FitzMaurice graduated from Marquette University Law School and was admitted to practice law in both Wisconsin and New York. He was an avid photographer and loved to fly-fish in the Bouget River and angle for bass in small lakes in the Adirondacks.

Philip F. Foglia, 69, Bronx

He had a 40-year legal career, which began in the Bronx District Attorney’s Office. In later years, he oversaw the public corruption unit. He went on to serve as Special Assistant United States Attorney in the Southern District of New York and later as a partner at Culleton, Marinaccio & Foglia. He retired in 2019 from the Office of the New York Inspector General where he was chief of investigations and special duty inspector general.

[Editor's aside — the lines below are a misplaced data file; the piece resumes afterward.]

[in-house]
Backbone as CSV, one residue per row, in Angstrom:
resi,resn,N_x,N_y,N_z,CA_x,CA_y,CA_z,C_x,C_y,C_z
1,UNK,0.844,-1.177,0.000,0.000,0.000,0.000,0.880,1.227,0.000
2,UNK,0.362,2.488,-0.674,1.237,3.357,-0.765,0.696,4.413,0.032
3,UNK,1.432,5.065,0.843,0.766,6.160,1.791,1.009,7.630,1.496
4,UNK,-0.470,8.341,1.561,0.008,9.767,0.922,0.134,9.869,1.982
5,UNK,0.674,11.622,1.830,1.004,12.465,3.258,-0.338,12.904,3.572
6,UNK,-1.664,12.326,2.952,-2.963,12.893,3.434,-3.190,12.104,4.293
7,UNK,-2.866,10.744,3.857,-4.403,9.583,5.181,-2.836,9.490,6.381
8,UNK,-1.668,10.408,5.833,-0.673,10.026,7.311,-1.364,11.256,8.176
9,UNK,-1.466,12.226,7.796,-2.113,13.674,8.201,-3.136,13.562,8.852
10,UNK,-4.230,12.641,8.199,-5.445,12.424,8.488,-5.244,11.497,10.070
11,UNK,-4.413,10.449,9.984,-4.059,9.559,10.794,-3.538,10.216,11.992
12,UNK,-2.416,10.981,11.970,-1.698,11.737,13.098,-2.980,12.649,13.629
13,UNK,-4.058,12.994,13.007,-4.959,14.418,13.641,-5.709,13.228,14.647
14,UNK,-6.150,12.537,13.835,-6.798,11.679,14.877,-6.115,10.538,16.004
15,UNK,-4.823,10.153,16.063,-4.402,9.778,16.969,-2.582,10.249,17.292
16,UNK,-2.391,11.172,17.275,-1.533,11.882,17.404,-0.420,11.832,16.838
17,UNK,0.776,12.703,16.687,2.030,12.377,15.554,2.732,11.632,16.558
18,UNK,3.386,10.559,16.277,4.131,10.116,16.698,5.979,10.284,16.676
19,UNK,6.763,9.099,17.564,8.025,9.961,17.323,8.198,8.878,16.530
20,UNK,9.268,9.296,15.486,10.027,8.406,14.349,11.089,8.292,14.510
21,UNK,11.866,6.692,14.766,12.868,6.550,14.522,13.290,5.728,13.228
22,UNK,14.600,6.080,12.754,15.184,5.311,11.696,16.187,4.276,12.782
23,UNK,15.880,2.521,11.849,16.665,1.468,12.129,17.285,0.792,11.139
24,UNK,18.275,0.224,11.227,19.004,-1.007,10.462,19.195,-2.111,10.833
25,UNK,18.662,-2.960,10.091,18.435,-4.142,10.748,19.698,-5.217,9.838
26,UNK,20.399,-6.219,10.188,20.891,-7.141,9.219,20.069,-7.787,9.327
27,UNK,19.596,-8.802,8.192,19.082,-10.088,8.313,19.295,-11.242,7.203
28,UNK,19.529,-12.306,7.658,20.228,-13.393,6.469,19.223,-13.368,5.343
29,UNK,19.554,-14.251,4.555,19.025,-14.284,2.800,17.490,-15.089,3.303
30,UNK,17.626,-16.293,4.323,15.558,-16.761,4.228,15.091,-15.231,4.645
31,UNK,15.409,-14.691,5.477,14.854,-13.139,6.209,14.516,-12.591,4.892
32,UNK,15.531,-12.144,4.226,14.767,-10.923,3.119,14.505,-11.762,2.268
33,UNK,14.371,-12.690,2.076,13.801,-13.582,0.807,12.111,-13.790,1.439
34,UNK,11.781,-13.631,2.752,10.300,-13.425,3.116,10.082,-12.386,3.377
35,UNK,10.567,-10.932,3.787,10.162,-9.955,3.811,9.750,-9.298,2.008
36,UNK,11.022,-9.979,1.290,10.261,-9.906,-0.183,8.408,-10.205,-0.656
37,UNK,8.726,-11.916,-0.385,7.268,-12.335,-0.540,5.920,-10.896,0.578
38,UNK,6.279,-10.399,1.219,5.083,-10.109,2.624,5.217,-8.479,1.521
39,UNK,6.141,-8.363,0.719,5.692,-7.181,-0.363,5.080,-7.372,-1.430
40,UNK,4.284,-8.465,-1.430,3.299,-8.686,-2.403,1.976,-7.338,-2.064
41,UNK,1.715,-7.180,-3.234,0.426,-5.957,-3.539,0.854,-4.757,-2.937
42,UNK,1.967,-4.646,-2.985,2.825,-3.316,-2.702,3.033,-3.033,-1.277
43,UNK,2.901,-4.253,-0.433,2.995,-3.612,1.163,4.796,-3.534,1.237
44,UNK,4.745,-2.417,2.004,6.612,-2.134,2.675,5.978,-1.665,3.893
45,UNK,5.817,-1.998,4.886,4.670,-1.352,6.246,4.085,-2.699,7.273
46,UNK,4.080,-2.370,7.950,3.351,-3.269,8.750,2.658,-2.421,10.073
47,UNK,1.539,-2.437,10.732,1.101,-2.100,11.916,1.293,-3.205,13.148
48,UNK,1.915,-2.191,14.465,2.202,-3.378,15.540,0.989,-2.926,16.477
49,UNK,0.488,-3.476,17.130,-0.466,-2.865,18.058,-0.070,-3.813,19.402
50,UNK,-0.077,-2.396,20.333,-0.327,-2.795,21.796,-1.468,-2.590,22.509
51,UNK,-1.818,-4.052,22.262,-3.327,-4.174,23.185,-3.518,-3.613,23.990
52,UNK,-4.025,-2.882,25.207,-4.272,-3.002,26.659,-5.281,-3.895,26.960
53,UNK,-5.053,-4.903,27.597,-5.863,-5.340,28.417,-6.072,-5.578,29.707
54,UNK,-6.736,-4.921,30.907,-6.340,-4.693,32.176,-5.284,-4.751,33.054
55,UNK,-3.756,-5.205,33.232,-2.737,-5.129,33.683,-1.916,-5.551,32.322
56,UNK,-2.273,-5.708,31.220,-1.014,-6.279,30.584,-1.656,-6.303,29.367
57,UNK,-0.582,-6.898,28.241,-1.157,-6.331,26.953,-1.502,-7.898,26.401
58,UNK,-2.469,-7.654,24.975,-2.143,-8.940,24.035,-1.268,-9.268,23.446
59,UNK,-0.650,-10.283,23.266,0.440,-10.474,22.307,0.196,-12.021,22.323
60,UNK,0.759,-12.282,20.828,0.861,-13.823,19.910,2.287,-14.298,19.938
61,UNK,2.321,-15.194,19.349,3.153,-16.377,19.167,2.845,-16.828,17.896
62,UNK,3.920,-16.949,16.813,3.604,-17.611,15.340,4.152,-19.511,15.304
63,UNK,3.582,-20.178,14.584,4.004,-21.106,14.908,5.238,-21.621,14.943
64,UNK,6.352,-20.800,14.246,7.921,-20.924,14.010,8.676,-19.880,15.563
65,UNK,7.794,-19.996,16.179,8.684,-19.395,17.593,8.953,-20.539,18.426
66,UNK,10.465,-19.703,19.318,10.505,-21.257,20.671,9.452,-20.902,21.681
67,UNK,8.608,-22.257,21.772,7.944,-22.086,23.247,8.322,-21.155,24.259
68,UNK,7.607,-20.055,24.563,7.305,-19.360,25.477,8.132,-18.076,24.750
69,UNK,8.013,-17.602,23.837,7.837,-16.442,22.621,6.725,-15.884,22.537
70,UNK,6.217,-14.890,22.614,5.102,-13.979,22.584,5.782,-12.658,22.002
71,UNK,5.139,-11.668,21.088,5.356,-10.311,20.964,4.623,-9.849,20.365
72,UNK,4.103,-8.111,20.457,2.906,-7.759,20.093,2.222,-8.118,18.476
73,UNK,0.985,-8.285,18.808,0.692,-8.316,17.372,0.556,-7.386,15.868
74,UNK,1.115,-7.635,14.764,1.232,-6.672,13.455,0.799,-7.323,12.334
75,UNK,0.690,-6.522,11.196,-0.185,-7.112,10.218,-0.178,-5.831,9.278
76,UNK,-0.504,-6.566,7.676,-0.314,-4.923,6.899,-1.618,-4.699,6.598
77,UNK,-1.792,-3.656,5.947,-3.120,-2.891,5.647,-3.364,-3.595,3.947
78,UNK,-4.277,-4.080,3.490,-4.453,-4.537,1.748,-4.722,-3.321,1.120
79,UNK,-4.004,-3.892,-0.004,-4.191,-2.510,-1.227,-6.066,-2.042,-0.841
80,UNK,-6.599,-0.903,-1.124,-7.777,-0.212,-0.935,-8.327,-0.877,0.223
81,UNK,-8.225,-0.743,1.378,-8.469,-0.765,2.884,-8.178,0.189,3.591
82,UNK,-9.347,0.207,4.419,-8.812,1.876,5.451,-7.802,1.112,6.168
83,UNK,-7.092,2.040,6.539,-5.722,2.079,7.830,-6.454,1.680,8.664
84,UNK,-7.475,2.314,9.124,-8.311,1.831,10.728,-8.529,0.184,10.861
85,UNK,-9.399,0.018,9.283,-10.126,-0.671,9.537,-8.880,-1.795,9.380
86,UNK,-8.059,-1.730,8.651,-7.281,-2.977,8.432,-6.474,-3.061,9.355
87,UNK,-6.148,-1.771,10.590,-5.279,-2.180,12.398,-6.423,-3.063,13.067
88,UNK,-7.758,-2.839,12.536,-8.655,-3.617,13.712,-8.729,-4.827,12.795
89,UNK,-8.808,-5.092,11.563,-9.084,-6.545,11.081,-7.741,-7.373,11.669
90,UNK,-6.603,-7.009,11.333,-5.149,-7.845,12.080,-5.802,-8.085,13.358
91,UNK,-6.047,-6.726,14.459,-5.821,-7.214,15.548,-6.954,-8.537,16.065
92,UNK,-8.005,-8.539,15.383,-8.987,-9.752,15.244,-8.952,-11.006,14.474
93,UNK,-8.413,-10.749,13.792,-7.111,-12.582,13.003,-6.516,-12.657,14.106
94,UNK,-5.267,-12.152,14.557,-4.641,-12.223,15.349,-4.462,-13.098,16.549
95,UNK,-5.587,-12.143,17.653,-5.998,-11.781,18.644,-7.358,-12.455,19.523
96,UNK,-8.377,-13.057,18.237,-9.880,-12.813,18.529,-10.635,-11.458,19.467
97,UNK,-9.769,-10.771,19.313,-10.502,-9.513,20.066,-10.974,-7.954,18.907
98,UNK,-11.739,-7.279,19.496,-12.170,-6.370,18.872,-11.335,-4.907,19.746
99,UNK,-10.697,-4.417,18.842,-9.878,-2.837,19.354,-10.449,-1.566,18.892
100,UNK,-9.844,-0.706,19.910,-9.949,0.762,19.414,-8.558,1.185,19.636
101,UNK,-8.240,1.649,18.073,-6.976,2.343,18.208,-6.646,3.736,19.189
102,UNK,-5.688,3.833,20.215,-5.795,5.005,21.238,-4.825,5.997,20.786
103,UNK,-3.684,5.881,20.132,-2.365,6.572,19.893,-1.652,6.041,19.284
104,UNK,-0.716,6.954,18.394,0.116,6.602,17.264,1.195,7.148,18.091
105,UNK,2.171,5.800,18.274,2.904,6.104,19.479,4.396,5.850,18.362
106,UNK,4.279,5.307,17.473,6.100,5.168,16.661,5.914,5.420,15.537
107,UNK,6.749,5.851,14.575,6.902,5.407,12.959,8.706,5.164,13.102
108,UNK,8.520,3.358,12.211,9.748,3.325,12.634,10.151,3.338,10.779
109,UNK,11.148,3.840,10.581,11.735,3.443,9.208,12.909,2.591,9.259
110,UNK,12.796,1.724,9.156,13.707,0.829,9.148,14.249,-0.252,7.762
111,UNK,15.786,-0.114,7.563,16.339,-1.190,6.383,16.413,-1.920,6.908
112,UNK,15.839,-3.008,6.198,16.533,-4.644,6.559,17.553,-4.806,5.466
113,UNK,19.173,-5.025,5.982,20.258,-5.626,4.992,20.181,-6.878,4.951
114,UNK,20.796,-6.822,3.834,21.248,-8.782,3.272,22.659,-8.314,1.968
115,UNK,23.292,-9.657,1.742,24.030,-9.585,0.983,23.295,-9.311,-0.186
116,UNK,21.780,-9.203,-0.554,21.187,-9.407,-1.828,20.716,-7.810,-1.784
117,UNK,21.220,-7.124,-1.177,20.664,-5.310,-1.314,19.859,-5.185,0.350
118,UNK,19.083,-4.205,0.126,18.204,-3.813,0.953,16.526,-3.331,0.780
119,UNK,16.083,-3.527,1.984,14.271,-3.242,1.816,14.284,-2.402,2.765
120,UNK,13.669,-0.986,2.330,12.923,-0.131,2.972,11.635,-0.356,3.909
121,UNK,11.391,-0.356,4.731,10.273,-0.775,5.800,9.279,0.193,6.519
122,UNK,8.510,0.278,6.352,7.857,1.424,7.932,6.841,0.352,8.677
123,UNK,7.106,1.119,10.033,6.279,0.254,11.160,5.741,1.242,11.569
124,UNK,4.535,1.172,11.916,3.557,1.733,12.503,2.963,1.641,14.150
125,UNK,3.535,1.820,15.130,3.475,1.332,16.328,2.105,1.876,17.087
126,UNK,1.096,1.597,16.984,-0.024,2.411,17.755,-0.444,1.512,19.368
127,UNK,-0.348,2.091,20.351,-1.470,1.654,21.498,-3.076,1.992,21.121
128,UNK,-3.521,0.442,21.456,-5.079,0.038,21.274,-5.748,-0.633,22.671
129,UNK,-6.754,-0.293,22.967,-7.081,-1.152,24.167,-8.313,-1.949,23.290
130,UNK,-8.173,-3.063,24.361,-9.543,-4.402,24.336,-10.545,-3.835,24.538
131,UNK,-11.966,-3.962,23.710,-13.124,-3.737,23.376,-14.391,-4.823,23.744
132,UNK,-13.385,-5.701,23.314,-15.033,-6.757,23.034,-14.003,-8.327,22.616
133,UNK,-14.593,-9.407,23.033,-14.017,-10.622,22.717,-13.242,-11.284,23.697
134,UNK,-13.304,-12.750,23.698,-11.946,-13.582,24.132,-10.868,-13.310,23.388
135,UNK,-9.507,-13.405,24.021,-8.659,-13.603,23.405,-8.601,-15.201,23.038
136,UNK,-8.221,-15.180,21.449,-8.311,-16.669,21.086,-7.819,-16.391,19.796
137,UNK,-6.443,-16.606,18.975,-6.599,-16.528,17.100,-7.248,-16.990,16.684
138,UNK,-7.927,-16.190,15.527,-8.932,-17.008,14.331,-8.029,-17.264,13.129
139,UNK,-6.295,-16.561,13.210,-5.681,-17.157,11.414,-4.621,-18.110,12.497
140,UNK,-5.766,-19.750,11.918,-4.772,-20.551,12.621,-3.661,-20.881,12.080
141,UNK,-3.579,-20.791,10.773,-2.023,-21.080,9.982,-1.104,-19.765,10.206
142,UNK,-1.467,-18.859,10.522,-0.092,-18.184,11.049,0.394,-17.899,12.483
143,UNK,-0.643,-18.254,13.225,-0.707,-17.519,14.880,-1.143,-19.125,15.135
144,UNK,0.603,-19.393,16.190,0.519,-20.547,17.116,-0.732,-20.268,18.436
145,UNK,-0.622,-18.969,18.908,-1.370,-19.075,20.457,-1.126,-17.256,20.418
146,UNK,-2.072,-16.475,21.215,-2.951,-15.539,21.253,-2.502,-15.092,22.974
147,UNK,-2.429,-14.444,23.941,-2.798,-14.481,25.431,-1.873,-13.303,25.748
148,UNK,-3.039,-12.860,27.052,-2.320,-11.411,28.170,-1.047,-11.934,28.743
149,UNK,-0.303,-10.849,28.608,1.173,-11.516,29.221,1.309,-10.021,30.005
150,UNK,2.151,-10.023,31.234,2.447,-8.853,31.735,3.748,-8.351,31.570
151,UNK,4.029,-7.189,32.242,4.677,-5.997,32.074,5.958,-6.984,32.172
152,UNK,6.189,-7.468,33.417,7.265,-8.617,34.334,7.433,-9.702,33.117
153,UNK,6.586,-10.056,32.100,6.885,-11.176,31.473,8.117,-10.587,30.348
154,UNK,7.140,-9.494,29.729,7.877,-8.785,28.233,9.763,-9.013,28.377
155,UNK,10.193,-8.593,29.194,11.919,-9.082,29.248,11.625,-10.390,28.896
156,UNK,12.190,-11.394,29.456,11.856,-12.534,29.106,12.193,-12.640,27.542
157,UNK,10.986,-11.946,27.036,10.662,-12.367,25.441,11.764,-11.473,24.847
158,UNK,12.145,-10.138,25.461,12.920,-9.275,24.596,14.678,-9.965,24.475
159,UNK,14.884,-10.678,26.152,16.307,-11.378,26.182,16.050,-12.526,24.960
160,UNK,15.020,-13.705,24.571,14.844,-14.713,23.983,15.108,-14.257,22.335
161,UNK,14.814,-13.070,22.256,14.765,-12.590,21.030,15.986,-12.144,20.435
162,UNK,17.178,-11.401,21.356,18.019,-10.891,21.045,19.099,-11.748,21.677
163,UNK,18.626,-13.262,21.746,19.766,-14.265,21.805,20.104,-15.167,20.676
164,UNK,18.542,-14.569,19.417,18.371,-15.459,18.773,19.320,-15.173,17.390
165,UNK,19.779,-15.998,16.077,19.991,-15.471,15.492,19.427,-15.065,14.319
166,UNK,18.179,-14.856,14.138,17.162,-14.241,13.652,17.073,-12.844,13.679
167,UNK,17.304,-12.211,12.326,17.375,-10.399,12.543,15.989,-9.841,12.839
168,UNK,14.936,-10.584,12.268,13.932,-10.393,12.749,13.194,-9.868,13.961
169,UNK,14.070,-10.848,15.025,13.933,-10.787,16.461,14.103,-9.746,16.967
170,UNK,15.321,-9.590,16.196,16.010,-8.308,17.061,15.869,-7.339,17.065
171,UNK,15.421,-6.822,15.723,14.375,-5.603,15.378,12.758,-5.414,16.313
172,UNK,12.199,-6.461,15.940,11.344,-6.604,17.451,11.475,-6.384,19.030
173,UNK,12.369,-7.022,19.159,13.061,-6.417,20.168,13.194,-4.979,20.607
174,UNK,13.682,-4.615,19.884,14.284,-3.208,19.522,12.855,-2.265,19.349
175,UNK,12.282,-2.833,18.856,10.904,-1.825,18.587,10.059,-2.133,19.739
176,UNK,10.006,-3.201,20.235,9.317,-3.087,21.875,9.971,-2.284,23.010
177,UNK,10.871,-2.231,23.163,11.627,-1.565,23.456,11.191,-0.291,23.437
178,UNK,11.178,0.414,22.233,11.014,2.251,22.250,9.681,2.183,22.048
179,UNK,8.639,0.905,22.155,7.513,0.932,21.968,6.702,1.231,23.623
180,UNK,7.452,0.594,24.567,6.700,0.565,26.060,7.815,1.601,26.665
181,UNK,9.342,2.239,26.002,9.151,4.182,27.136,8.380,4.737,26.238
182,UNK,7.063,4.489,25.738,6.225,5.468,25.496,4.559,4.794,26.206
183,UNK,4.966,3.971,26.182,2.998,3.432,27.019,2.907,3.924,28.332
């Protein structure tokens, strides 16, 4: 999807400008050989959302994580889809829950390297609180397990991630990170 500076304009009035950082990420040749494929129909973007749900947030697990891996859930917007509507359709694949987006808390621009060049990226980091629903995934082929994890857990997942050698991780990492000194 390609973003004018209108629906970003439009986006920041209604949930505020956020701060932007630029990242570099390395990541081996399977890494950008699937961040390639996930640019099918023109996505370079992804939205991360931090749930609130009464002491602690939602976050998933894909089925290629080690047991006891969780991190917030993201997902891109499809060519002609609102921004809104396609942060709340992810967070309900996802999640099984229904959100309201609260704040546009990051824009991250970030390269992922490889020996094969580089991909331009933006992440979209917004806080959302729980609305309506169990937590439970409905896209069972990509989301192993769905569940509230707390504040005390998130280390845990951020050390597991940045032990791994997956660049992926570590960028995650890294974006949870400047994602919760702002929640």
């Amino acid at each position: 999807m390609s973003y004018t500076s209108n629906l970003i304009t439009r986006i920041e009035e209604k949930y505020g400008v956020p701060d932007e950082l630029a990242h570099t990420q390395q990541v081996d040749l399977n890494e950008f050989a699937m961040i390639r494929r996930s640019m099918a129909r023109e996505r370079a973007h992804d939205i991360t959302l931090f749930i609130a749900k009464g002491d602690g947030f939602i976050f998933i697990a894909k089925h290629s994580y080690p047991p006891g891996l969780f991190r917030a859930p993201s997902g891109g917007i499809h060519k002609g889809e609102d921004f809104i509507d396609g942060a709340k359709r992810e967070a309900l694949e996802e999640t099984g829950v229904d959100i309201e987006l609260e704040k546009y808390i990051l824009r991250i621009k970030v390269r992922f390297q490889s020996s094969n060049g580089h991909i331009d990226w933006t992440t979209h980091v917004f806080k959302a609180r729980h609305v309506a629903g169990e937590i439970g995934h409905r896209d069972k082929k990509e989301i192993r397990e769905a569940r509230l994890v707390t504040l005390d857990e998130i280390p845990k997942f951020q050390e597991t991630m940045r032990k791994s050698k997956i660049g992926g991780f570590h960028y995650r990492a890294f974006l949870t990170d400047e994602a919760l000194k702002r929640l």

Foglia graduated from Pace University School of Law and was a champion of Italian American causes, including serving as a founding board member of the Italian American Museum. He will be remembered by friends and family as a little league coach, mentor, and patient voice of reason.

Mayer Greenberg, 56, Monsey

He was a partner in the tax department of Kramer Levin Naftalis & Frankel, joining the firm in 2019. Prior to that, he had worked for Stroock & Stroock & Levan for 30 years, becoming a partner during his tenure.

Greenberg graduated from Columbia Law School and will be remembered by family and colleagues for his intellect, integrity, a deep commitment to his clients, and as a mentor to many young lawyers.

Charles Kleinberg, 71, Brooklyn